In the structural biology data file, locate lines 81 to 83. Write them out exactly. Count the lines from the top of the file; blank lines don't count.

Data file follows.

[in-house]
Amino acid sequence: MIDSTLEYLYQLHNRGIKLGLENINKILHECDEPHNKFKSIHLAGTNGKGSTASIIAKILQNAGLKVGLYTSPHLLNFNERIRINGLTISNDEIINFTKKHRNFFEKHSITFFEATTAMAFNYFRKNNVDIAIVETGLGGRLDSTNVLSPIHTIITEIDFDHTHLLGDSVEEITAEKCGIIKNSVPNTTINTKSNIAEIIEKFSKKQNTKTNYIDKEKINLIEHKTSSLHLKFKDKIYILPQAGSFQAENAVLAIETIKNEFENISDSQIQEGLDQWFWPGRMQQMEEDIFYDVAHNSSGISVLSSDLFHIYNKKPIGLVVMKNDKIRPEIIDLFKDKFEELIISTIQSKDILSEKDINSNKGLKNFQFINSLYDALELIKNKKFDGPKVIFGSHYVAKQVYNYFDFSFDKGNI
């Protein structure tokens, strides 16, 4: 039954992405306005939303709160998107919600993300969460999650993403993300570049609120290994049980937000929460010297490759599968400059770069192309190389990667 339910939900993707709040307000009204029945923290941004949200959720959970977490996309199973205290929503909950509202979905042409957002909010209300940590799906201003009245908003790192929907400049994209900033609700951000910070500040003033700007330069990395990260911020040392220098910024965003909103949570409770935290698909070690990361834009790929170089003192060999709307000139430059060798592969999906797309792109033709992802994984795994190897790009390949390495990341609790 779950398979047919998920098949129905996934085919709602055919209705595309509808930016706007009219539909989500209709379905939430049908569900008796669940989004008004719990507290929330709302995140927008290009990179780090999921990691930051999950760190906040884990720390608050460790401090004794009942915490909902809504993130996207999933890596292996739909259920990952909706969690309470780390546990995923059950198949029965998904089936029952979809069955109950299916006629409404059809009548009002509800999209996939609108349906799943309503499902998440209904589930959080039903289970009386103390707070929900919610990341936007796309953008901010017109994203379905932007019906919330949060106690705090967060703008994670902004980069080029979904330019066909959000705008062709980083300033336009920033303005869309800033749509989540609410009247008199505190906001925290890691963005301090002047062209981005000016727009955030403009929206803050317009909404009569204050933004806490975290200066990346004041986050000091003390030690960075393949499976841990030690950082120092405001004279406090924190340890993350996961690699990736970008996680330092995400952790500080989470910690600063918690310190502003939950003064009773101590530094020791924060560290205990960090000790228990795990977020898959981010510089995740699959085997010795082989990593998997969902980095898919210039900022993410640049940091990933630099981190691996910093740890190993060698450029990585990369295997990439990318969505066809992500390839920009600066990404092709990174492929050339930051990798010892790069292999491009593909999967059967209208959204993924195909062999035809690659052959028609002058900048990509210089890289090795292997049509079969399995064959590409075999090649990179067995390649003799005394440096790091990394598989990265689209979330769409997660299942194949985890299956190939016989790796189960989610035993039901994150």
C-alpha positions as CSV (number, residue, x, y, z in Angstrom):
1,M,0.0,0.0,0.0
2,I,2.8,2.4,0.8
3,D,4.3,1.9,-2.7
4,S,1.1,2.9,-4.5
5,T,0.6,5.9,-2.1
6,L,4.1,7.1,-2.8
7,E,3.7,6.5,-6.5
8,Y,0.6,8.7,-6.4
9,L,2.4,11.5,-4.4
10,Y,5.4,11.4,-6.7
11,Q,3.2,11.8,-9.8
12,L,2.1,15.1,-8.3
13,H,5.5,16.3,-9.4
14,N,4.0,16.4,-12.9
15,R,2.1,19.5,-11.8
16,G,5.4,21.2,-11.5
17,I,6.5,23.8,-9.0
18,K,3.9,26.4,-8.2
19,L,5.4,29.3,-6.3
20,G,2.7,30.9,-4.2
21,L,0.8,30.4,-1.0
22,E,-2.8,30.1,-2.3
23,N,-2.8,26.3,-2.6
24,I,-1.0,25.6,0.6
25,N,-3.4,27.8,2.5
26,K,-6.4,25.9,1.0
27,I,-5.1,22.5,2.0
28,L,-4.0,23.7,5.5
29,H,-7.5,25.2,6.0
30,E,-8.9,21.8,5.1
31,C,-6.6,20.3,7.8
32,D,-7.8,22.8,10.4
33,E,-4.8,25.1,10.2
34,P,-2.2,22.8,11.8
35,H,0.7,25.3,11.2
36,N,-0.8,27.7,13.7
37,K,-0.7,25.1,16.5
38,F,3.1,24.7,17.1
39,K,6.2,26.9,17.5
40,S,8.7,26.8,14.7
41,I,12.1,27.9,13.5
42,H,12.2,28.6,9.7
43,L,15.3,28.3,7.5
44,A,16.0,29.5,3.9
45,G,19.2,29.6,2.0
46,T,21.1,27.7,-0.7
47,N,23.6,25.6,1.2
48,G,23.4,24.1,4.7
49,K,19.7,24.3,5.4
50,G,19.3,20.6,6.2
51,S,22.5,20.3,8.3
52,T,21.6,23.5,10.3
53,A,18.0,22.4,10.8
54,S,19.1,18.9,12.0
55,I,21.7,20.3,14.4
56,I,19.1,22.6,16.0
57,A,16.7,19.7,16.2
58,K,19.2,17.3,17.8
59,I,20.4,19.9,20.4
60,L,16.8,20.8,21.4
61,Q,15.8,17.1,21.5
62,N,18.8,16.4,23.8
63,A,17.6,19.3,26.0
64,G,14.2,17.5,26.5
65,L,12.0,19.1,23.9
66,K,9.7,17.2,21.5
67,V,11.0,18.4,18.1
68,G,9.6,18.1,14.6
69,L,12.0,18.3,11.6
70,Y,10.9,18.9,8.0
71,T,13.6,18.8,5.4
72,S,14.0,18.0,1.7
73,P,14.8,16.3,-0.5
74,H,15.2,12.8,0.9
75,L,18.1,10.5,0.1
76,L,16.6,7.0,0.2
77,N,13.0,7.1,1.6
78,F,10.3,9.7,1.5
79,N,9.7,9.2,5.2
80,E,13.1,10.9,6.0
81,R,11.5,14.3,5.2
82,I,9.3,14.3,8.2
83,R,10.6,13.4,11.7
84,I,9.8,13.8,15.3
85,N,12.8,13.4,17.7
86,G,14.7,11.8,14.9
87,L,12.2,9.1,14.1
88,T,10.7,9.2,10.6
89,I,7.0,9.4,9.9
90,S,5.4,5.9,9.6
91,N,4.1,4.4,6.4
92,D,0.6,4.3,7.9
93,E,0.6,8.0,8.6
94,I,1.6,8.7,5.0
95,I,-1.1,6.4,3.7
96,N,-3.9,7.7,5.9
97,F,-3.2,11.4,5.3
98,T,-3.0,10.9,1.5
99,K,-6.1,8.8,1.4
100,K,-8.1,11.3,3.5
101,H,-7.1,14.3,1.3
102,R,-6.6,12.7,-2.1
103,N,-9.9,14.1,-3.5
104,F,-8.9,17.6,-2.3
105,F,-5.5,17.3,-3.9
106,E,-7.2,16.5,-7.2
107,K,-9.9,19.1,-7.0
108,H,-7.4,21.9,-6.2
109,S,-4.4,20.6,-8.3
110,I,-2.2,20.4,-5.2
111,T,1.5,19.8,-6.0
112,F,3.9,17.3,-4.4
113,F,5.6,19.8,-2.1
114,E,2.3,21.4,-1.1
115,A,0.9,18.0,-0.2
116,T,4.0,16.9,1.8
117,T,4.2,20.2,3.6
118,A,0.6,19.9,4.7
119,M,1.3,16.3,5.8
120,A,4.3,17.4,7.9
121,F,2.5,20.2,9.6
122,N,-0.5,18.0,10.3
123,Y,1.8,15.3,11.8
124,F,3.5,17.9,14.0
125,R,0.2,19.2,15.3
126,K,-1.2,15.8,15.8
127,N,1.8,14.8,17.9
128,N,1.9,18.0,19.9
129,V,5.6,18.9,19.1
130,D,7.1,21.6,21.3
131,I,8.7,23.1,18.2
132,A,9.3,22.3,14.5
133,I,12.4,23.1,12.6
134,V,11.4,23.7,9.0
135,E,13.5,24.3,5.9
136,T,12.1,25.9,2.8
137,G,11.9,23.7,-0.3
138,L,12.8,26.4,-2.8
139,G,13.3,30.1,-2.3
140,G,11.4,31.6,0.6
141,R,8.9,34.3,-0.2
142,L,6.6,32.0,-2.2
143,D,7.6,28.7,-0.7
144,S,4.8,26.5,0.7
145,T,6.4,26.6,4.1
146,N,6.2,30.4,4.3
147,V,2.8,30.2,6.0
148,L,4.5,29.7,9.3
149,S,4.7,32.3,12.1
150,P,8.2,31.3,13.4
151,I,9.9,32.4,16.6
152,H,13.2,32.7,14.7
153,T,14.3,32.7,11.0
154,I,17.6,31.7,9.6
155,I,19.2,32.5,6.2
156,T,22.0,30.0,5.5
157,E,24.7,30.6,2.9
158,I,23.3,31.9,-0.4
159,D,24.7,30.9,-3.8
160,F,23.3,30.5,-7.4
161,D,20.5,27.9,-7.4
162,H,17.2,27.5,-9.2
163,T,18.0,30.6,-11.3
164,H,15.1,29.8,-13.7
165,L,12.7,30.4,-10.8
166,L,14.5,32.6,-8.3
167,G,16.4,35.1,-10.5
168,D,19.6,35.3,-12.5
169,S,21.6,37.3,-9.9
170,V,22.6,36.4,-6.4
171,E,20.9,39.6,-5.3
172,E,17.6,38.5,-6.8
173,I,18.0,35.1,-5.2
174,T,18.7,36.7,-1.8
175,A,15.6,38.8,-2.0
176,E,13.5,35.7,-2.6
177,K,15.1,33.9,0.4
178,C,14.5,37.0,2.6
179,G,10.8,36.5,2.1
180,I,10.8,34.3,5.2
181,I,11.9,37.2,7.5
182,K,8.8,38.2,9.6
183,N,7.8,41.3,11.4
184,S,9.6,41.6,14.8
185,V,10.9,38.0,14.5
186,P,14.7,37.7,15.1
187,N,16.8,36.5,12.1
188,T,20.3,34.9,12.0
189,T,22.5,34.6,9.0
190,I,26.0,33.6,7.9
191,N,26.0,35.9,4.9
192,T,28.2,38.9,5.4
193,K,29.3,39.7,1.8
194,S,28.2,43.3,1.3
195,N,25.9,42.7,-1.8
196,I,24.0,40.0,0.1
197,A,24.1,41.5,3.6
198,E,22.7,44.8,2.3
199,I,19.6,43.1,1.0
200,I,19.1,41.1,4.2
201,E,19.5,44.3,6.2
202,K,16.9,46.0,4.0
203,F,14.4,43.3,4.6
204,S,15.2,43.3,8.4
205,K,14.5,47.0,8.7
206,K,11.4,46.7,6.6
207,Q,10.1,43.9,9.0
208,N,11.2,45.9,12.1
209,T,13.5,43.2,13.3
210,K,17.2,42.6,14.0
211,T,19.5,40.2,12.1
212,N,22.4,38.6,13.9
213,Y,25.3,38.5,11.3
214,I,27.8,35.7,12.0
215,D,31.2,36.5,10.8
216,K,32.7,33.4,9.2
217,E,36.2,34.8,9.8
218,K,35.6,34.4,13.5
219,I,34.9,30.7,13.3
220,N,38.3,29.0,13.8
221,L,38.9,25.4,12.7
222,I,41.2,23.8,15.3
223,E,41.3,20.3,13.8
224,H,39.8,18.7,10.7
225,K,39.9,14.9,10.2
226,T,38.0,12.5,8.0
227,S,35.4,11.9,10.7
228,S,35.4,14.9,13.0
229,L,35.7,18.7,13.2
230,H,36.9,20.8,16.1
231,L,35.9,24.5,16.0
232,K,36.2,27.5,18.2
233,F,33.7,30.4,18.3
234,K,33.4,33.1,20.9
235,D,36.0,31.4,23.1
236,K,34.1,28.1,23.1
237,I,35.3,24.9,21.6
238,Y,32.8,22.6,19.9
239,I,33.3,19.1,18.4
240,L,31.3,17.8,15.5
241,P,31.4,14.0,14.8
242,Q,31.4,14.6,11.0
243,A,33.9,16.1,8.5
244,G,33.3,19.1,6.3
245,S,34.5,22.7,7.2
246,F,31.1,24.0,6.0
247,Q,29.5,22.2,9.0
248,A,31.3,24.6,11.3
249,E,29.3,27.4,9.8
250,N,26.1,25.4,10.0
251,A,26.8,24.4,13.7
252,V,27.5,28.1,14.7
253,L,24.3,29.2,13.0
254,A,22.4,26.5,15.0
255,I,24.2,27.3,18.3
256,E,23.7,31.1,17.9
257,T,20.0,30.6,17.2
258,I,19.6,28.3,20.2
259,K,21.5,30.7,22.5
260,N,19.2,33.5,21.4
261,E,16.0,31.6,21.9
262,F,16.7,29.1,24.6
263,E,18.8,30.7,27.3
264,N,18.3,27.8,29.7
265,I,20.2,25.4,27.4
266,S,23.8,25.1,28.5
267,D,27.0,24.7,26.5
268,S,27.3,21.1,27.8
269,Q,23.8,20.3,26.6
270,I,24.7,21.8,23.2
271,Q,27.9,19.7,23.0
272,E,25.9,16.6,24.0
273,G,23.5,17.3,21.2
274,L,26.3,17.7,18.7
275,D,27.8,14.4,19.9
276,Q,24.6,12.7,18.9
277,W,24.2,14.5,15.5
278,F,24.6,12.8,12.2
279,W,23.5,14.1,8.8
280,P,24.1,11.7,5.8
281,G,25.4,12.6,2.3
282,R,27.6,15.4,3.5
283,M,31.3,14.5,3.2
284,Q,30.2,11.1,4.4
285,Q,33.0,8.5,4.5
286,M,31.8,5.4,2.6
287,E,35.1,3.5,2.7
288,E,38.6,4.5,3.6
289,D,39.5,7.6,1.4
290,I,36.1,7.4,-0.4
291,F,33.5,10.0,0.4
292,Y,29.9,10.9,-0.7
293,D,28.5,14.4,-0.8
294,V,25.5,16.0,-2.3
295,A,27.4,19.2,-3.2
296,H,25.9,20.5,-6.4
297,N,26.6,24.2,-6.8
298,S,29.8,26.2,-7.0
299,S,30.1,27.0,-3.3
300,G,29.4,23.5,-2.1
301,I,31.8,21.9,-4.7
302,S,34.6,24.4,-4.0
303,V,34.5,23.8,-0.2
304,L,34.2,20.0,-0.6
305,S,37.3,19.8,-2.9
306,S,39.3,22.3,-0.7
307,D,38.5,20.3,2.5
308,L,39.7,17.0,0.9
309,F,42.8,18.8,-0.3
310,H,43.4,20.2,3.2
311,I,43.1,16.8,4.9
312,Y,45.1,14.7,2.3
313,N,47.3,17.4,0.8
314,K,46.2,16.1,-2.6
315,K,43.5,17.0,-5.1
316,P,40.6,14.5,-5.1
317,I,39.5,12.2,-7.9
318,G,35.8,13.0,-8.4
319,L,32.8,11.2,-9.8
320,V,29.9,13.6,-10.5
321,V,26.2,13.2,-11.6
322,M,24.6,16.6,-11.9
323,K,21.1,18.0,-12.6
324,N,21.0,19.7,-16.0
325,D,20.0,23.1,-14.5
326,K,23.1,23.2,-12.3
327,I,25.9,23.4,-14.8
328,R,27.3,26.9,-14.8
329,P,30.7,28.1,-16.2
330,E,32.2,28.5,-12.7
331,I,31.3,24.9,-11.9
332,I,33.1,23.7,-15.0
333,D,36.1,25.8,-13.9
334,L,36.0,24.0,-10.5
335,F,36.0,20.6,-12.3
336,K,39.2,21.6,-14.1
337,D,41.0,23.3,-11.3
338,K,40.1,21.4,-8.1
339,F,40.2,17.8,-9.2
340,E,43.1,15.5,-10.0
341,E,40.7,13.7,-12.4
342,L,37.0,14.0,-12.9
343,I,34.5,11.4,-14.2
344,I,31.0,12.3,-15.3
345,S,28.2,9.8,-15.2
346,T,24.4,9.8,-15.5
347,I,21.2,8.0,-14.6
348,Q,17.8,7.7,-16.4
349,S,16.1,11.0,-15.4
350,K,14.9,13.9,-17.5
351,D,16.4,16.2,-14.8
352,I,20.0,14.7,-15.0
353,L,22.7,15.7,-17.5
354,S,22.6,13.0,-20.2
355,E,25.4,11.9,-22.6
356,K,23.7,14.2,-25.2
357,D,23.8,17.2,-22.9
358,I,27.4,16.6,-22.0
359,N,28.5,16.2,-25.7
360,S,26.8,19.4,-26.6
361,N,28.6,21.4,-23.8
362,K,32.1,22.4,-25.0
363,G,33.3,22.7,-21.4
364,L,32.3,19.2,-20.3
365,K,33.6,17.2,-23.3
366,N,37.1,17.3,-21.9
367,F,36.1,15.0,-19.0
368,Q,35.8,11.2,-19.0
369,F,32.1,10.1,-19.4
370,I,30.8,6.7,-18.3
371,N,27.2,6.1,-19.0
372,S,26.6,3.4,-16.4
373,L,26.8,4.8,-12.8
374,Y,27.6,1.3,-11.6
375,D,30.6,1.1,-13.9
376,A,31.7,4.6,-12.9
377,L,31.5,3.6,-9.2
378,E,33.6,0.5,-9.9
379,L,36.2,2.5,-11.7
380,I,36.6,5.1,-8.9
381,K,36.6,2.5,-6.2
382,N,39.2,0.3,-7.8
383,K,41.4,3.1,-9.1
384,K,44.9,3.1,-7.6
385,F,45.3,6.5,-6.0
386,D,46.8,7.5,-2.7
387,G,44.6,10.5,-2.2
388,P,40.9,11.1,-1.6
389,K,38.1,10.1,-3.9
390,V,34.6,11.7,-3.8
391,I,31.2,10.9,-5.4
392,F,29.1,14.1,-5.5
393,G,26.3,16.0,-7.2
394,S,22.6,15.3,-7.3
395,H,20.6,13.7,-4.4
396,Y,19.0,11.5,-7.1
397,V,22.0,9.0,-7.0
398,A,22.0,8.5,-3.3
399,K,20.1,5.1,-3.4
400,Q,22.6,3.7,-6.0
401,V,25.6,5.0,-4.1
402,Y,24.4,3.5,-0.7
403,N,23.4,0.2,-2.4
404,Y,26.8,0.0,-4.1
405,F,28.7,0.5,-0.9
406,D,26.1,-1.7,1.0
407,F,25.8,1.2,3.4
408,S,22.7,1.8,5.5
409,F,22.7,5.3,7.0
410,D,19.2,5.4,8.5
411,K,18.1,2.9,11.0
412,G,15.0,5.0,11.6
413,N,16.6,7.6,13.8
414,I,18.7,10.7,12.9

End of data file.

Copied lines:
77,N,13.0,7.1,1.6
78,F,10.3,9.7,1.5
79,N,9.7,9.2,5.2